Monday, March 17, 2014


RITUALS AND TRADITIONS OF HOLI - The festival of colours, Holi, is celebrated today with great zeal and enthusiasm throughout India. This festival brings people close to each other and becomes a reason to celebrate the colours of life. The festival fills the atmosphere with the hues of love, joy and brotherhood. Apart from the fun filled part of the festival, there are also a few rituals and traditions associated with it. Since rituals form the crucial part of any Indian festival, Holi is no exception. These rituals are: 
Holika Dahan: All of us know the story of the evil sister of the demon king Hiranyakashipu - Holika. On the pretext of punishing her nephew Prahlad, she herself got burnt to ashes. Since then the custom of Holika Dahan has been in place. 
Playing With Colours: Usually people offer 'Abeer' or 'gulaal' at the feet of the deity of the house. After that the youngsters are supposed to put gulaal on the feet of the elder members of the family and take their blessings. Only after that everyone starts playing colours with each other.

Matka Ceremony: In some parts of India, for example Mathura and Vrindavan, the ceremony of Matki Pod is organised on Holi. An earthen pot filled with milk is hung at an unreachable height and then the boys form a human pyramid to reach the pot and then break it. The women tease the boys by hitting the boys with a rope made out of sarees to prevent them from reaching the pot. They play colours and sing simultaneously. 
The Sweet Festival: In the evening, after taking a bath and getting rid of the colours, people visit each other's house with sweets. Traditional sweets like the Gujiya is served to all the guests. Apart from the sweets, the special drink called Thandai is also served to the guests on Holi. Thus, Holi brings people together and promotes love, harmony and brotherhood.

Today, March 17, is celebrated Holi (also known as Dol Jatra, Basantotsav). Holi is the Hindu festival of colors and it is celebrated at the end of the winter season, on the last full moon day of the lunar month Phalguna. Holi is observed with great fanfare by Hindus all over the world. These celebrations begin on the eve of the festival with bonfires and prayers. Sanchita Chowdhury, author of the article, lists different Holi's rituals and traditions which reflect the eternal spirit of the festival. She explains that many of these rituals of Holi are meticulously followed, especially in the Northern part of India which only add more colours to this festival. Days before the actual festival begins, people start gathering firewood for the Holika Dahan. On the eve of Holi, the ritual of Holika Dahan is carried out. This ritual symbolises the victory of good over evil. As the fire burns brighter, people gather around the bonfire and sing songs. The embers of this holy fire is then carried home and people light fire in their house with these embers. On the day of Holi, people throw colored powder and liquids at each other. A common greeting during this time is, "Happy Holi." Holi takes its name from Holika and honors the triumph of love over evil. For Hare Krishna devotees, Holi reminds them the story of Prahlad, whose devotion to Lord Vishnu allowed him to survive a burning pyre while his evil aunt Holika died; and especially this year, Holi has fallen on the day after Gaura Purnima, the anniversary of the appearance of Sri Lord Chaitanya, a contemporary incarnation of Krishna who lived 500 years ago in India. (Editor's note).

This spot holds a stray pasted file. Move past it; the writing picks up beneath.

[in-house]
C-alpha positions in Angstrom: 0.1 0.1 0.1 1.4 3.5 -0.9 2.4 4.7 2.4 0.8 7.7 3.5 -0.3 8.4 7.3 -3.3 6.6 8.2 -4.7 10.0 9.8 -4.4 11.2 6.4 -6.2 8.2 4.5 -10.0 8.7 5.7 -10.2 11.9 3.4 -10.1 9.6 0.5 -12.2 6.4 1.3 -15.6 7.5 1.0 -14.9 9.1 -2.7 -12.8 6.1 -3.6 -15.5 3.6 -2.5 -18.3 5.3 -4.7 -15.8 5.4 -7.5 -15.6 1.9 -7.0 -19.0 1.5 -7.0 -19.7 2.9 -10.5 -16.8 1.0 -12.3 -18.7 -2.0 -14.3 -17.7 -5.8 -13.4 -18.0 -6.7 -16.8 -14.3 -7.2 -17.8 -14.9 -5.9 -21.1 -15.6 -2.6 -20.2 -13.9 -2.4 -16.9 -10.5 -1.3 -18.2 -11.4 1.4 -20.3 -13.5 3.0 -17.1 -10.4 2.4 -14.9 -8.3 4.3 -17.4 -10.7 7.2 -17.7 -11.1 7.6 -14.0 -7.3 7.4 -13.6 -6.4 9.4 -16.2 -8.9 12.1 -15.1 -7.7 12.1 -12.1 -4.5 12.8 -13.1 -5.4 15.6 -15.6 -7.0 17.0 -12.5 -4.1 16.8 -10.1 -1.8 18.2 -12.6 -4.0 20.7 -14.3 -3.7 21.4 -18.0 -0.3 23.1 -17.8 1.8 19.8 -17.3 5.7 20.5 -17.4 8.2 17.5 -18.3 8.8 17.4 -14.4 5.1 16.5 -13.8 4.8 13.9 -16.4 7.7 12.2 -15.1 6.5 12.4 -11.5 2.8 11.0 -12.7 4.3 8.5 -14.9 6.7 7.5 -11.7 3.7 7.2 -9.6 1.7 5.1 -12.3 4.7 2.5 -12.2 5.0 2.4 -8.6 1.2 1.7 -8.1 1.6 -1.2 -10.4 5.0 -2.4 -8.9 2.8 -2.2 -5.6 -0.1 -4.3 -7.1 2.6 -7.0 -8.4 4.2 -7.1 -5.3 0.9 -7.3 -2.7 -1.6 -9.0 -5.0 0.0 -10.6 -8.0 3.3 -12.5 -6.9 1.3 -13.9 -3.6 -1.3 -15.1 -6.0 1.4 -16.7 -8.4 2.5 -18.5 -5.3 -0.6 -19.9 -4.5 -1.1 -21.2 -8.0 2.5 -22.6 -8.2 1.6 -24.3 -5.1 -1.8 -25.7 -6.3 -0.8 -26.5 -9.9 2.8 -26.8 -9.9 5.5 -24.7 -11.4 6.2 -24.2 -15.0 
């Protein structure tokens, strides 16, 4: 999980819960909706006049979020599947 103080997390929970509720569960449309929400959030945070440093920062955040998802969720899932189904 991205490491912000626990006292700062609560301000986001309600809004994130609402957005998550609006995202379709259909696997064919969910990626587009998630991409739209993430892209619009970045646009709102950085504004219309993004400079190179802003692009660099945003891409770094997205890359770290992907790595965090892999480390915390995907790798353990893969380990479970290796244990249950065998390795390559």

Hindus celebrate their religious occasions with great enthusiasm and revelry. The Hindu calendar, panchang, is based on the movement of moon around the earth. The dates of the festivals are determined in accordance with this system and therefore vary from the official Common Era calendar. Holi is the festival of colors, which Hindus celebrate as an event of divine incarnation of their most cherished god, Lord Krishna. It is a state festival, with the president and prime minister taking part in this game of throwing pigment colors and getting covered in many different hues. The gaiety and mirth of this festivity is unique, as no other ethnic group in the world has anything similar to this event. It is a celebration signifying the joy and mirth of the community.

Dr. Hiro Badlani:
“Hinduism - Path of the Ancient Wisdom”
Chapter 54 “Hindu Festivals”

Published by dasavatara das - “Vedic Views on World News”

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